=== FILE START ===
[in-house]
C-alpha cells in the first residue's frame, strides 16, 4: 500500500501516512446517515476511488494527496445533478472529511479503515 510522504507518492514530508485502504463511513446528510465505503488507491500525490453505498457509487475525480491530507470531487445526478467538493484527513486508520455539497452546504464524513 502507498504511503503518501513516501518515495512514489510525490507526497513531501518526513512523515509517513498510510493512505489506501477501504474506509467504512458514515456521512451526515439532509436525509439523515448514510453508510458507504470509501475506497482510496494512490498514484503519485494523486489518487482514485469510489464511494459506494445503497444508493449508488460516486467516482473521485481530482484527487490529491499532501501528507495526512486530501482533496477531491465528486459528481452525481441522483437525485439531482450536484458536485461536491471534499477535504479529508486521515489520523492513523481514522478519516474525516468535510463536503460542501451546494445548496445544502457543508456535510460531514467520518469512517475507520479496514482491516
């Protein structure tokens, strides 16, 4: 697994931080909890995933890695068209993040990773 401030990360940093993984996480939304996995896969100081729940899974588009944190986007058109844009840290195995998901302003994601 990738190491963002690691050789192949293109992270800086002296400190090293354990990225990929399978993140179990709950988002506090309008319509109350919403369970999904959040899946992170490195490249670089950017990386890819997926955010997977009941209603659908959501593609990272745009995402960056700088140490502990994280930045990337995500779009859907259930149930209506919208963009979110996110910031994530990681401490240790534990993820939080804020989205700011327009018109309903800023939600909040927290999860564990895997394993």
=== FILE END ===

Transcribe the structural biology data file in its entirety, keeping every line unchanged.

[in-house]
C-alpha cells in the first residue's frame, strides 16, 4: 500500500501516512446517515476511488494527496445533478472529511479503515 510522504507518492514530508485502504463511513446528510465505503488507491500525490453505498457509487475525480491530507470531487445526478467538493484527513486508520455539497452546504464524513 502507498504511503503518501513516501518515495512514489510525490507526497513531501518526513512523515509517513498510510493512505489506501477501504474506509467504512458514515456521512451526515439532509436525509439523515448514510453508510458507504470509501475506497482510496494512490498514484503519485494523486489518487482514485469510489464511494459506494445503497444508493449508488460516486467516482473521485481530482484527487490529491499532501501528507495526512486530501482533496477531491465528486459528481452525481441522483437525485439531482450536484458536485461536491471534499477535504479529508486521515489520523492513523481514522478519516474525516468535510463536503460542501451546494445548496445544502457543508456535510460531514467520518469512517475507520479496514482491516
């Protein structure tokens, strides 16, 4: 697994931080909890995933890695068209993040990773 401030990360940093993984996480939304996995896969100081729940899974588009944190986007058109844009840290195995998901302003994601 990738190491963002690691050789192949293109992270800086002296400190090293354990990225990929399978993140179990709950988002506090309008319509109350919403369970999904959040899946992170490195490249670089950017990386890819997926955010997977009941209603659908959501593609990272745009995402960056700088140490502990994280930045990337995500779009859907259930149930209506919208963009979110996110910031994530990681401490240790534990993820939080804020989205700011327009018109309903800023939600909040927290999860564990895997394993």